• Cardiovascular

    Mayo Clinic Q and A: What time is best for blood pressure medication?

a person having their blood pressure checked by a medical person

DEAR MAYO CLINIC: I was recently prescribed high blood pressure medication. My routine was to take the pills before bed, but I'm finding when I do, I'm up all night using the bathroom. Does it really matter when I take the medication? Also, will I likely have to take this medication for life?

ANSWER: The most important thing about blood pressure medications is to take them every day simultaneously and not miss doses. Taking blood pressure medication before bed is usually unnecessary unless your doctor has specifically instructed you to.

One of the most common blood pressure medications is a diuretic or water pill. Diuretics are very effective at lowering blood pressure and are often the first therapy prescribed as a blood pressure-lowering agent. Examples of diuretic medication include hydrochlorothiazide or furosemide. These medicines are meant to remove excess fluid from the body through urination, so taking them at night will keep you up and interfere with sleep. Diuretics should normally be taken in the morning, or, if taken twice daily, at least six hours before bedtime.

In the past, many doctors recommended taking blood pressure medication at night because heart attacks happen most often in the early morning hours. However, since blood pressure typically drops at night in people with normal and high levels, it is unnecessary to drop it further.

In addition, modern blood pressure medications are cleared from the body more slowly, so timing is less important. As long as the medication is taken regularly, preferably at the same time daily, it doesn't matter what the clock reads.

Discussing an alternative medication with your healthcare team may be valuable if you still struggle with excessive urination overnight.

As far as whether you will take medication for life, it really depends on your situation. Lifestyle adjustments can help lower or eliminate the need for medicine over time.

Consider these recommendations to help reduce hypertension:

Dietary changes

What you eat can have a direct effect on your blood pressure. The most valuable tip is to limit sodium. Reducing the amount of salt, saturated and total fat in your diet, adding in whole grains, low-fat dairy and increasing the number of fruits and vegetables daily can help maintain normal blood pressure. Overall, the more processed the food, the less healthy it is because more salt, sugar and saturated fats are added to make it more appealing.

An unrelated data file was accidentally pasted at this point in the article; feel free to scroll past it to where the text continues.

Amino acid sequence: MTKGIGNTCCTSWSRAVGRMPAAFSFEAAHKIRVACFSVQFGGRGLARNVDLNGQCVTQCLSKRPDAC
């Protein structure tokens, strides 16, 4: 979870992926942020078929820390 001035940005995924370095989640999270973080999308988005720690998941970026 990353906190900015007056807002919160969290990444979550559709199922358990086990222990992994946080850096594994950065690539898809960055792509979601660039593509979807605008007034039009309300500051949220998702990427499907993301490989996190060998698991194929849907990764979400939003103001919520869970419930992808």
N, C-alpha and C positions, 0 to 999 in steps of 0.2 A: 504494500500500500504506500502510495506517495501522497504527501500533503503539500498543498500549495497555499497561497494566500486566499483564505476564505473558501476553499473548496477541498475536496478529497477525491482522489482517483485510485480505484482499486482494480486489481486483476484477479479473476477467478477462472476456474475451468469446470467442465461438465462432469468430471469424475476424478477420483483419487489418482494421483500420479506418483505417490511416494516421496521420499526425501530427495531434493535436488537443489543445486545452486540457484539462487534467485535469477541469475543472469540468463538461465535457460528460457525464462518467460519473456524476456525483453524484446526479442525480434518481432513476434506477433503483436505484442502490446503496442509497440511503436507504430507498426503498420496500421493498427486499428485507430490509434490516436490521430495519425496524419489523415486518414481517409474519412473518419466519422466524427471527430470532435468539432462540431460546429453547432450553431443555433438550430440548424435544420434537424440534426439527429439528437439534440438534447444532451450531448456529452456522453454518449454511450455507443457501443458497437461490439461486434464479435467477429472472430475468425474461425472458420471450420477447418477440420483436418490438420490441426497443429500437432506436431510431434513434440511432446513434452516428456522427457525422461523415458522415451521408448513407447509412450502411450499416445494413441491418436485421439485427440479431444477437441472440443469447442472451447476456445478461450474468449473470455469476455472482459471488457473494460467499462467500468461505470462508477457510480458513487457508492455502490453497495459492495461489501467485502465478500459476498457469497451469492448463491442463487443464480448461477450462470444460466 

Exercise regularly

Research shows that regular physical activity can aid blood pressure management. In overweight people, blood pressure can be reduced simply by losing even five pounds. The American Heart Association advises adults to aim for at least 150 minutes of moderate-intensity or 75 minutes of vigorous-intensity aerobic exercise each week and muscle-strengthening activity at least two days each week.

Limit alcohol and tobacco

Many people do not realize that alcohol increases blood pressure. It is best to refrain from alcohol; otherwise, women should limit alcoholic drinks to one a day; men limit themselves to two alcoholic drinks per day. In people older than 65, alcohol has a better chance of interacting with medications, particularly if more than one drink is consumed.

Quitting all forms of tobacco also can help improve overall health and reduce your risk of heart attack and stroke.

Reduce stress

Stress alone may not cause high blood pressure, but daily stress is more likely to elevate blood pressure, even if a person is already taking blood pressure medication. Stress can be managed in various, nonmedication ways, such as cognitive behavioral therapy, biofeedback, and adoption of other habits, such as yoga, meditation and mindfulness. Regularly check your blood pressure and stay in touch with your healthcare team as you make lifestyle adjustments. Never alter or stop taking medications prescribed for you without talking with your physician first, even if the side effects are challenging. But, hopefully, with diet changes, exercise and less stress, you can begin to see your blood pressure number change for the better. — Dr. Michael Schuh and Dr. Sheena Crosby, Department of Pharmacy, Mayo Clinic, Jacksonville, Florida.